Shortage in milk supply
Satish Kumar, national convenor of the Gau Raksha Dal, is unperturbed by the threat. “We protect cows from the butchers,“ he said. “We have made the police form cow protection cells to support us.”
According to Kumar, the Gau Raksha Dal is made of Hindu volunteers across India who are “willing to do whatever it takes” to prevent cow slaughter. He alleges that while the law requires dairy farmers to seek permission from the District Commissioner to send cows out of the state, no one abides by it. “But we know who the farmers are, and who the butchers are.”
Chopra disagreed with him: “If I load my truck with cows tomorrow morning, they will be confiscated by the afternoon.” He alleges that the Gau Raksha Dal routinely harasses all farmers who transport cows out of the state, extorting money or reporting violations of the rules against cow slaughter when a farmer cannot pay up. “We have to go to the court to get the cows released,” Chopra said. “Two of my cows died at one of their shelters, as no one feeds them or cares for them there.” Kumar denies all allegations of extortion and harassment.
“There are videos all over the internet,” said Gill. “[Kumar] is beating people like it is Afghanistan... No trader has 20 to 90 days to wait for a permit. Where are they expected to keep the cattle in the meantime?”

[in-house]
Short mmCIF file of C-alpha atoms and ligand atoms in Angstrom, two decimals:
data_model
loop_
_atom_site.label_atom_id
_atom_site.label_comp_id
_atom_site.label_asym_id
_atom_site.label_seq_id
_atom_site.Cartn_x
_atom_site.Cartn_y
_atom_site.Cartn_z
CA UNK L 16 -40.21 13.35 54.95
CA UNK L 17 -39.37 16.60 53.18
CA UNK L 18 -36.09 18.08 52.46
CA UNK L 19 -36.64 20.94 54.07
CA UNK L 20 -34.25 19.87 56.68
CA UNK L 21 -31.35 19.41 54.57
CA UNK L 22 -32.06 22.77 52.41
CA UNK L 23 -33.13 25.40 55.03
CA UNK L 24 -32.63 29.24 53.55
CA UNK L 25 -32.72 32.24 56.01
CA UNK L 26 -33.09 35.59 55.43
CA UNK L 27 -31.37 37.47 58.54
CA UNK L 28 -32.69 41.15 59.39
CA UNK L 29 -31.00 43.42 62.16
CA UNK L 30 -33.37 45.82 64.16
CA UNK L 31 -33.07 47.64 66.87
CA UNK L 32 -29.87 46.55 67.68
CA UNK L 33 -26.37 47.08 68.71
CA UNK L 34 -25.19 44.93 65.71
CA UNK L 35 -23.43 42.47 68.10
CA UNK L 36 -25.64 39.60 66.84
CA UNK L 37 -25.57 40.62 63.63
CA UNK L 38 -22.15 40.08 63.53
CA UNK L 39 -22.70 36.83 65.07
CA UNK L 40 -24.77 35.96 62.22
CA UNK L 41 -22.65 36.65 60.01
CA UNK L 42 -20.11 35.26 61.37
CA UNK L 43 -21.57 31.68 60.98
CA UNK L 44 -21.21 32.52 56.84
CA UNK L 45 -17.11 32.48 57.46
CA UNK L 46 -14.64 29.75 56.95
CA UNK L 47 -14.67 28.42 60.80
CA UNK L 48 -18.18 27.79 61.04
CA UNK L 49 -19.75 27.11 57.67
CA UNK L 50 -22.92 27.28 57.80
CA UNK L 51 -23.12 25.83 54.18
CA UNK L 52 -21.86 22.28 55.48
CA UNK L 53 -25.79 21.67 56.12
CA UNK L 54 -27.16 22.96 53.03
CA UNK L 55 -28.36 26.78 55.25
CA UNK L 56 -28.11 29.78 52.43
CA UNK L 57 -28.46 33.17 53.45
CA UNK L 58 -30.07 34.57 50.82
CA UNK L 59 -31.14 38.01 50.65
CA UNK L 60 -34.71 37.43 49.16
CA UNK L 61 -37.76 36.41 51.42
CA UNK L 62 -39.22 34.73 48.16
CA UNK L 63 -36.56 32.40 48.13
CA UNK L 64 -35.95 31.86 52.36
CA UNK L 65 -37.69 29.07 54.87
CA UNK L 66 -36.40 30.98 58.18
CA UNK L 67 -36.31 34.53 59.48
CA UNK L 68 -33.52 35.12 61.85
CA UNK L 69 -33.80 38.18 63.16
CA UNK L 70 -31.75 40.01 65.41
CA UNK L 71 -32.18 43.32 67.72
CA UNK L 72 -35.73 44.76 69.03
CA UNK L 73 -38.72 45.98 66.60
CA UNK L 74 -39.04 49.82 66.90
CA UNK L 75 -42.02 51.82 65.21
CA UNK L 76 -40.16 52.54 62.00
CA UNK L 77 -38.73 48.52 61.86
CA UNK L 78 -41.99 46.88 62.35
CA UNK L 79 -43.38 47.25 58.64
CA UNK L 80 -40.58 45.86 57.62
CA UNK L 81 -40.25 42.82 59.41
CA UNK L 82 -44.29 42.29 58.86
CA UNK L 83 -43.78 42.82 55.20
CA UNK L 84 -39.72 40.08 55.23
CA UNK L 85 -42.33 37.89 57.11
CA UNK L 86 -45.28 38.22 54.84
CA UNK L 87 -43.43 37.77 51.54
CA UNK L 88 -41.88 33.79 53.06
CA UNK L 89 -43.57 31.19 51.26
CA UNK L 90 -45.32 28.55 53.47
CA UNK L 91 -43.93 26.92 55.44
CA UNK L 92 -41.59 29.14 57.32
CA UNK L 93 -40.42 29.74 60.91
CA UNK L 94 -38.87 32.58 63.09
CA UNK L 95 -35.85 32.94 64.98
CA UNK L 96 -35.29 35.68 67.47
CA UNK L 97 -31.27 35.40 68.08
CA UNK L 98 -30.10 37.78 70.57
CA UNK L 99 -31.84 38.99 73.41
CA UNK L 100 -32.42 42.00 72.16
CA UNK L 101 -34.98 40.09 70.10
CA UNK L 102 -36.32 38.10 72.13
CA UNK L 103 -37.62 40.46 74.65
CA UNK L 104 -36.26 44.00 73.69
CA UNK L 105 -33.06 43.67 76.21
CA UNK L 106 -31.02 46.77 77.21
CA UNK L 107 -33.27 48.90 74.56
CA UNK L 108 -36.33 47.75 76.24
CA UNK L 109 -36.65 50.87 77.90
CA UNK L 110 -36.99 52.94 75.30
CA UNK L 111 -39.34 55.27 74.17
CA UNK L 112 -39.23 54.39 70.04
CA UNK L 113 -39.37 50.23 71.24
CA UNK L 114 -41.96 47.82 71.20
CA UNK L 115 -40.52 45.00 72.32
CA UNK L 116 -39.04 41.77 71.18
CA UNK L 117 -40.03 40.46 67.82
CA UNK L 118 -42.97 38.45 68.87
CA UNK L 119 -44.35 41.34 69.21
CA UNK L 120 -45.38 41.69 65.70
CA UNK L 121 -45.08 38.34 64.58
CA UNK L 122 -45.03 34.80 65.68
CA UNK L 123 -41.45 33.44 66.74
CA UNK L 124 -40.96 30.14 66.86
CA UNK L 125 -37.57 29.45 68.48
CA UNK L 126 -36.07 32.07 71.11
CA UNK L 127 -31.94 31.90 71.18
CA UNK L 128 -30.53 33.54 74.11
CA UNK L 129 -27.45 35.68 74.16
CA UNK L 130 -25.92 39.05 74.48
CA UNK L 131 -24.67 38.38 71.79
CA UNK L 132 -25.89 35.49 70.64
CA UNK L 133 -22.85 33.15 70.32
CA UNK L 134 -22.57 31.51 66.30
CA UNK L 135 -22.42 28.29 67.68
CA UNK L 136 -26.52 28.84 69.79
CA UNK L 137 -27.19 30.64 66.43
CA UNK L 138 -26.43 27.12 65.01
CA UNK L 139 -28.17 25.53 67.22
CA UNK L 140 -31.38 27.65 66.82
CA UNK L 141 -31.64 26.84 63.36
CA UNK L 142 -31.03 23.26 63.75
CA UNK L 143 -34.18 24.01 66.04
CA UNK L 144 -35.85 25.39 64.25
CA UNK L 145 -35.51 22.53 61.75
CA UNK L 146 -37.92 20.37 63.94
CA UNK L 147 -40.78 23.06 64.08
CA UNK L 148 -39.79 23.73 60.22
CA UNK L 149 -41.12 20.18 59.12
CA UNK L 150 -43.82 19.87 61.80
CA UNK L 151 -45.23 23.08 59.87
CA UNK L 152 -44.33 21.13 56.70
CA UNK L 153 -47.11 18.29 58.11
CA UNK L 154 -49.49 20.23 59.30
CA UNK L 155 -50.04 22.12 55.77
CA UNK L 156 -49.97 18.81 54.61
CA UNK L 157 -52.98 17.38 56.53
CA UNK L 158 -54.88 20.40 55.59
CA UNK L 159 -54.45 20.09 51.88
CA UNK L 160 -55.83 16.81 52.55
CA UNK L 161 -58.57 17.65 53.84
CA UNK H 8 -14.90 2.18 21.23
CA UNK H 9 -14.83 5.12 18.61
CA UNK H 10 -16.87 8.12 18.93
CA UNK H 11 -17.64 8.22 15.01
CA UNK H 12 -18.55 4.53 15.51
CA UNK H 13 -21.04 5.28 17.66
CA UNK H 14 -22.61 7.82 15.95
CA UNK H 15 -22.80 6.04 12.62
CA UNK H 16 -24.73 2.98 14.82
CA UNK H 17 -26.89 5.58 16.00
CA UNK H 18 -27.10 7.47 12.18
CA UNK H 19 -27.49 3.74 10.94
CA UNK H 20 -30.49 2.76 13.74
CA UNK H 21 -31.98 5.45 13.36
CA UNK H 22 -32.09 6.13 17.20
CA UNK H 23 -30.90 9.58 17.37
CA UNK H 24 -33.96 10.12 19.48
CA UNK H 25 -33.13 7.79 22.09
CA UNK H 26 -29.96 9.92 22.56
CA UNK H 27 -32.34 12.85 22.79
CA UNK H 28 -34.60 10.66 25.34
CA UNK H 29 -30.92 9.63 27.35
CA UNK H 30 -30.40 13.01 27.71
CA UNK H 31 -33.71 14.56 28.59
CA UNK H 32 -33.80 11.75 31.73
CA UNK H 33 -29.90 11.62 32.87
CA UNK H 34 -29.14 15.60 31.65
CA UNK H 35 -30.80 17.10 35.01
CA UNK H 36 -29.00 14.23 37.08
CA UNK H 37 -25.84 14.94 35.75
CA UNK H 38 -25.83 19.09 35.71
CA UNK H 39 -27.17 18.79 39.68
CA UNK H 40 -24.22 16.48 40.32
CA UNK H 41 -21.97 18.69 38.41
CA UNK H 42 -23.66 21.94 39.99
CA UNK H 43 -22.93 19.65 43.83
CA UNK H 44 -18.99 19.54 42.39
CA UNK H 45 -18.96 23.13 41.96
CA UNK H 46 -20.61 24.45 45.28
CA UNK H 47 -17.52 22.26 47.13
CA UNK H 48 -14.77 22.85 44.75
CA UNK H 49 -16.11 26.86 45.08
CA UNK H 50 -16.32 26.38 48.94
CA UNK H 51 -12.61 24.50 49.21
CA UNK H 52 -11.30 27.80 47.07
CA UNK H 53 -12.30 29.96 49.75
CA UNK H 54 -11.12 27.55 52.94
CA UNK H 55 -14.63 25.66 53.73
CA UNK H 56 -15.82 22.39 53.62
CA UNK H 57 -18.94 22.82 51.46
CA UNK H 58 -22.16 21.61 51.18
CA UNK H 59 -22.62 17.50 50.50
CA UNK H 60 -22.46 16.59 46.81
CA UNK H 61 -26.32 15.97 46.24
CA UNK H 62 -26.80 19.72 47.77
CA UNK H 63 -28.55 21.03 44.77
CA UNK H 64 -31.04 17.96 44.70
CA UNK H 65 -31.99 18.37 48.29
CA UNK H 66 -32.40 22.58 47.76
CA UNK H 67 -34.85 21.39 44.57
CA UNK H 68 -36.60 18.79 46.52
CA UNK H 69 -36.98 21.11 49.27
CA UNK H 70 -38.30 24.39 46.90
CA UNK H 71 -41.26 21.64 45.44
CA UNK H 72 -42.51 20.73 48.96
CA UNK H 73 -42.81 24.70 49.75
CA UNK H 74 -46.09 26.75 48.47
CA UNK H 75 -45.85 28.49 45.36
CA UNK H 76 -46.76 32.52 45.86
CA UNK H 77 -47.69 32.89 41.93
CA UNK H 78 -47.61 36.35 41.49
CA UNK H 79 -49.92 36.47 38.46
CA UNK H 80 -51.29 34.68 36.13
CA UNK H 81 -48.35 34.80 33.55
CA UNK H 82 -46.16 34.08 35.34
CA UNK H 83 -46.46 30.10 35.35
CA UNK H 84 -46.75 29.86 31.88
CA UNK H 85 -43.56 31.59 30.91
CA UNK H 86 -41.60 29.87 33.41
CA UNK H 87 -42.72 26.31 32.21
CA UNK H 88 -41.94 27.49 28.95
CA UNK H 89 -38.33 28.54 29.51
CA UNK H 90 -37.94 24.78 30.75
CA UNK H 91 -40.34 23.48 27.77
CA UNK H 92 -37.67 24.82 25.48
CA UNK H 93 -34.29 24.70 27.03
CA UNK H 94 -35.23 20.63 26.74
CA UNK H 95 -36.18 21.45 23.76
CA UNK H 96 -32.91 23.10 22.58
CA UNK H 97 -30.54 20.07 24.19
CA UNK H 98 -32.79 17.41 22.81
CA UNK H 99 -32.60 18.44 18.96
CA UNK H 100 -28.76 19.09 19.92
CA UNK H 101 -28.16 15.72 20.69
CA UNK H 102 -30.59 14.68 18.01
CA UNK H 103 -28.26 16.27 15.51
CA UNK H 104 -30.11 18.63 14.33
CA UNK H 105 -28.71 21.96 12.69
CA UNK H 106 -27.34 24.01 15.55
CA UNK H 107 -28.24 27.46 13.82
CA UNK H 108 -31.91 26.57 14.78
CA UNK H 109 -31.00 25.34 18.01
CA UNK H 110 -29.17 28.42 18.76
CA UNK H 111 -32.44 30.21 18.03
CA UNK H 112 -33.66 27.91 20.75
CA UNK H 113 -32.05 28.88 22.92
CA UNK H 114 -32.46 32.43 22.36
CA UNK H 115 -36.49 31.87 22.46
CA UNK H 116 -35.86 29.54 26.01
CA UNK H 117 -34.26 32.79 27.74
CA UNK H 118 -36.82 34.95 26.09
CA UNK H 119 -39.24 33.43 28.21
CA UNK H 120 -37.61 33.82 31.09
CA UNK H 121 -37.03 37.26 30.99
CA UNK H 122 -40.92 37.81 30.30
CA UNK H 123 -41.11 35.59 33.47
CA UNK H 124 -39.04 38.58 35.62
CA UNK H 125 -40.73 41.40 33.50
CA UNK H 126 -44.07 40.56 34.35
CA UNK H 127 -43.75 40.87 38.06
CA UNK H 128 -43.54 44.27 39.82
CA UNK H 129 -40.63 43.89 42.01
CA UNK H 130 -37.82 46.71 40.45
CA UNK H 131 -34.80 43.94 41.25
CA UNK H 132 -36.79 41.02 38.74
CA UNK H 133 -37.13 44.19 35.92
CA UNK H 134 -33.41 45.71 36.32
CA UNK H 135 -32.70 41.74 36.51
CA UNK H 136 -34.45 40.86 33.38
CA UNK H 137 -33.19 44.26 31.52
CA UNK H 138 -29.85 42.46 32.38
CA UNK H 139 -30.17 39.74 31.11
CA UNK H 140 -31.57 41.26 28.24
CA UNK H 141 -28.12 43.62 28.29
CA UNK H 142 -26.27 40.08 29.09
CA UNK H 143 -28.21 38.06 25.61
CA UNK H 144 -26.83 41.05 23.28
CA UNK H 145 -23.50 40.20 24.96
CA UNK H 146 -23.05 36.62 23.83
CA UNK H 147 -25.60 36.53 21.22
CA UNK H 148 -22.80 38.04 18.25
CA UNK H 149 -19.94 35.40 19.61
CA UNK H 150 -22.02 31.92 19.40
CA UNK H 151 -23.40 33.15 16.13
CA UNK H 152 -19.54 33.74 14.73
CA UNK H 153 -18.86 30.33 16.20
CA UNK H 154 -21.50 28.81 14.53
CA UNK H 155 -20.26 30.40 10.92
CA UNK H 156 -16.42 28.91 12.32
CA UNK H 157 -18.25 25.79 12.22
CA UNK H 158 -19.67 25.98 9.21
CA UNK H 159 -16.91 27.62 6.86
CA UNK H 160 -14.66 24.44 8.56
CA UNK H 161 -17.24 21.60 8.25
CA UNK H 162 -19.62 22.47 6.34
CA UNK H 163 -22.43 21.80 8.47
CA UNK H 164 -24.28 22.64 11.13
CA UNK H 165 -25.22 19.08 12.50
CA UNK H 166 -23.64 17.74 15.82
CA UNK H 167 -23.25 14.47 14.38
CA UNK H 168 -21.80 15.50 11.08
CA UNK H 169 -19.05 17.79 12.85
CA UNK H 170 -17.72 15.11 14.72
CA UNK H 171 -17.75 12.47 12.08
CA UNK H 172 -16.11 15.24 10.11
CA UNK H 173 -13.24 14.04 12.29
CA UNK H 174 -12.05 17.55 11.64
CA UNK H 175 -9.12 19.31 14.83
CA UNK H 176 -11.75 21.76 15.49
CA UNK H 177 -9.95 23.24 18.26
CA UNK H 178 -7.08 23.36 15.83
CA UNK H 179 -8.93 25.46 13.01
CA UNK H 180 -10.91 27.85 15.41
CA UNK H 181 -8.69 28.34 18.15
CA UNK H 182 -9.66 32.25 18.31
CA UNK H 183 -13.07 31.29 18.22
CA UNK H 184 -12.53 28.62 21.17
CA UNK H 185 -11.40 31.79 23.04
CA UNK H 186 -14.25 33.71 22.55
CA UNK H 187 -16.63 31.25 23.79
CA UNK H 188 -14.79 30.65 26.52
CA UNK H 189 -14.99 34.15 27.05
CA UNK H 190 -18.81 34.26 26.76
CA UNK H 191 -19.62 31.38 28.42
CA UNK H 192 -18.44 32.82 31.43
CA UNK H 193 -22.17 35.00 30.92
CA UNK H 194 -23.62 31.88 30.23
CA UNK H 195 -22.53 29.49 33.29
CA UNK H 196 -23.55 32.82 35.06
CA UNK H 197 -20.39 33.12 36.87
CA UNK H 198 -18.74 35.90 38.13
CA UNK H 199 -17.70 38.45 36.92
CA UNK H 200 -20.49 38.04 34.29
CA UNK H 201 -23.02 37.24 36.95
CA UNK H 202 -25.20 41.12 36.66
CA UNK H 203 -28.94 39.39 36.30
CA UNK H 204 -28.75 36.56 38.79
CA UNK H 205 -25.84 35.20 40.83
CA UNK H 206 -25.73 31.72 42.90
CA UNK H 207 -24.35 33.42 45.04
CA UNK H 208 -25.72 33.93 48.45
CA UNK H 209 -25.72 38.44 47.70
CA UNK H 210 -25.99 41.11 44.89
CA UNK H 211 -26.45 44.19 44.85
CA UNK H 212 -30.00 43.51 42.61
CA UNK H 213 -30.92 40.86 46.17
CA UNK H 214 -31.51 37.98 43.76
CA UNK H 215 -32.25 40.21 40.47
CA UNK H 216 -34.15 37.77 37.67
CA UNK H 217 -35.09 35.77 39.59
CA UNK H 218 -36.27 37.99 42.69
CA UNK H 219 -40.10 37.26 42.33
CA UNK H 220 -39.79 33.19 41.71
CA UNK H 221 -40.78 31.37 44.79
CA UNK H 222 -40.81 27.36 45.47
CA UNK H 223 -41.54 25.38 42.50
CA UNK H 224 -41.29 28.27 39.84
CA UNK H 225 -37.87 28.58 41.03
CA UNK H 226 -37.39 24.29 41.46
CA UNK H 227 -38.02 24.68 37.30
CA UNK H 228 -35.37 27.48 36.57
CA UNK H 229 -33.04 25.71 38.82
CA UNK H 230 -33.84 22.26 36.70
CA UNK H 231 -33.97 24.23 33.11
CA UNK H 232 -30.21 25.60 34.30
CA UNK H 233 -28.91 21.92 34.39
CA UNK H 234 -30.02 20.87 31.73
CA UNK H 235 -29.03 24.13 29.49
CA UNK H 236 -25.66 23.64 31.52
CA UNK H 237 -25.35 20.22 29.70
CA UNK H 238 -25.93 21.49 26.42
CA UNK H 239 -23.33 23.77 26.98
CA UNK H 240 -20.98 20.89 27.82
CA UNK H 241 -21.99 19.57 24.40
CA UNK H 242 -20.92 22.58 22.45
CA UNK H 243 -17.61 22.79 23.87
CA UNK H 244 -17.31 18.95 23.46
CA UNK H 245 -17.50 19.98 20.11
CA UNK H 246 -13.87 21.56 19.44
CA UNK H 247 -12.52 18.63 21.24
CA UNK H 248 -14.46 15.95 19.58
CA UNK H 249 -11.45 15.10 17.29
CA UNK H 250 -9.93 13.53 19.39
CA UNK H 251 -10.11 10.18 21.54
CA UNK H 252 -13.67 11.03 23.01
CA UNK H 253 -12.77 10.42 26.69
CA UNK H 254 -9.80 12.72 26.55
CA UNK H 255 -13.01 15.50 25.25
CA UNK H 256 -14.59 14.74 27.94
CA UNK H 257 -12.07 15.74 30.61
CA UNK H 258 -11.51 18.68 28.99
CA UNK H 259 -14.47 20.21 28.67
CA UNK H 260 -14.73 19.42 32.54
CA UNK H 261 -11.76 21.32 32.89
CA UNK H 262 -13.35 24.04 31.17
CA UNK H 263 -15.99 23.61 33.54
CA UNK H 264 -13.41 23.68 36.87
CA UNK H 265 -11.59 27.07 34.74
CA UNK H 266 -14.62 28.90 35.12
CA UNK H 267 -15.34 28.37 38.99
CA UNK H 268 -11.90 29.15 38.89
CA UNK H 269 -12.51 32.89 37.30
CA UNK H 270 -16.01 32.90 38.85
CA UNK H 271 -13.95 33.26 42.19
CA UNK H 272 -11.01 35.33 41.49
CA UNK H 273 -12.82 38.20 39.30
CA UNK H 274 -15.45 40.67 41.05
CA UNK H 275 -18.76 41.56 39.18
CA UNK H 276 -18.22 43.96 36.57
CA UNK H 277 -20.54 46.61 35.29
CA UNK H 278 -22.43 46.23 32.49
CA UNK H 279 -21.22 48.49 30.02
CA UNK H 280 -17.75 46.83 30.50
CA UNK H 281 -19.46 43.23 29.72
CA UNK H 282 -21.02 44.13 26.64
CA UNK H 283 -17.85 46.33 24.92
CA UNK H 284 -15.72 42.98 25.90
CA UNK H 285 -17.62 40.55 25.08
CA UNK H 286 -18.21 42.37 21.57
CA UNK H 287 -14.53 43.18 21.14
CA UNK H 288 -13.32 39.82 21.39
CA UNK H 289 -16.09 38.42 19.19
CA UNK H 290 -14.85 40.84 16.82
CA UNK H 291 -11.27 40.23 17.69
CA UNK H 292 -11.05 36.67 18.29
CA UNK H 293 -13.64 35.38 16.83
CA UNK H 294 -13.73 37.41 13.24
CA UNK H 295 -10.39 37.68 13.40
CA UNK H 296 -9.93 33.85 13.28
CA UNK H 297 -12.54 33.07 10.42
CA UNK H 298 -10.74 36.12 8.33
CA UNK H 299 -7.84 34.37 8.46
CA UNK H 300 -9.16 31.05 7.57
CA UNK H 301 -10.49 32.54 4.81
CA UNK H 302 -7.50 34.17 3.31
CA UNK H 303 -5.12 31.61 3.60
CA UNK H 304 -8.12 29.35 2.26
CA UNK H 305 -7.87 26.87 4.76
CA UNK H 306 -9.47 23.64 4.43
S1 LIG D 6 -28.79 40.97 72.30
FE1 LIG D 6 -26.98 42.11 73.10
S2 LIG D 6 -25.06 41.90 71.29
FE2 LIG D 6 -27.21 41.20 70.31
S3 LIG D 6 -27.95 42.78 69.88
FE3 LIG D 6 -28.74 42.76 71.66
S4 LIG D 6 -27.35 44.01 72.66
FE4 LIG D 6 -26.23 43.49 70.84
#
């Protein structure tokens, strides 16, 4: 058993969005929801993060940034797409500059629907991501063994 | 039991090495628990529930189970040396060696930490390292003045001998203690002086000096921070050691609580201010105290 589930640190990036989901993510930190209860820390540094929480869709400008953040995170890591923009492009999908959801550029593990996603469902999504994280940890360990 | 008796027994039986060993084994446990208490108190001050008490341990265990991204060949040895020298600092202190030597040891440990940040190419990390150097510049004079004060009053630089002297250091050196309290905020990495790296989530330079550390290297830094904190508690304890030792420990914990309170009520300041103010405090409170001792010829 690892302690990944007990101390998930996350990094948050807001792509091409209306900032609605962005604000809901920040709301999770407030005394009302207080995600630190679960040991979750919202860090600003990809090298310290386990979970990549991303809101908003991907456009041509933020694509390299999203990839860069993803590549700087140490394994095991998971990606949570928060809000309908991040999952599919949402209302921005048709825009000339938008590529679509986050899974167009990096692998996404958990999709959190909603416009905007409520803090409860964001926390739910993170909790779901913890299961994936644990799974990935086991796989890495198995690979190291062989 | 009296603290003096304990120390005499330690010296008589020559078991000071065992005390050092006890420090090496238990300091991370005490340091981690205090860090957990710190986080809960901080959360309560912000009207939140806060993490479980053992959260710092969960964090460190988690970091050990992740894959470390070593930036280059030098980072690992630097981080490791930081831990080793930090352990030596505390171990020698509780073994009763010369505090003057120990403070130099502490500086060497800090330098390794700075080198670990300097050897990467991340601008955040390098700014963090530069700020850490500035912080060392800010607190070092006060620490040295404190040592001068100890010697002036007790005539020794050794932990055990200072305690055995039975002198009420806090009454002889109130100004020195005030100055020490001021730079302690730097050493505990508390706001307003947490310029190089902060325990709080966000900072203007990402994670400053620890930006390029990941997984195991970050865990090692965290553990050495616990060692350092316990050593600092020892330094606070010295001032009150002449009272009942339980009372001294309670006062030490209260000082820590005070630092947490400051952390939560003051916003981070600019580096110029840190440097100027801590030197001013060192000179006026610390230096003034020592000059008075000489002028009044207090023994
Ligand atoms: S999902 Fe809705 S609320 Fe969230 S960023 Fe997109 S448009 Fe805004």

The Progressive Dairy Farmers Alliance successfully opposed a brief blanket ban on selling cattle outside Punjab that was called for by the chairperson of the Gau Raksha Commission, Kimti Lal Bhagat. It continues to push for a reversal of the tedious verification process currently in place. “We have written to the chief minister, we will appeal in the High Court,” said Gill. “There is already a gap between demand and supply, and if this goes on, there will be a milk shortage.”
This may be some truth to this. “We are telling our buyers in Gujarat that they do not need to pay us till the cattle reach them,” said Chopra “Yet they are not buying cows [from us] anymore.” According to Chopra, Amul, the largest dairy cooperative in the country, has been sourcing cows from Punjab since its inception in 1946. If the cooperative continue to miss out on the Punjab breeds, it may not be able to sustain its high milk production.
There are no signs of the Gau Raksha Dal backing down. “The police are employees of the state,” Kumar said. “They are not personally invested in protecting these cows, which is why they depend on us.” Kumar claims the situation warrants violence, and alleges that the Gau Raksha Dal and the police have also been shot at. “If injustice is happening, if a woman is being harassed, it is the duty of bystanders to intervene. If someone attacks my mother, I will risk my life to protect her.”
Also see Meet the people who torture and lynch in the name of protecting the cow.
Respond to this article with a post
Share your perspective on this article with a post on ScrollStack, and send it to your followers.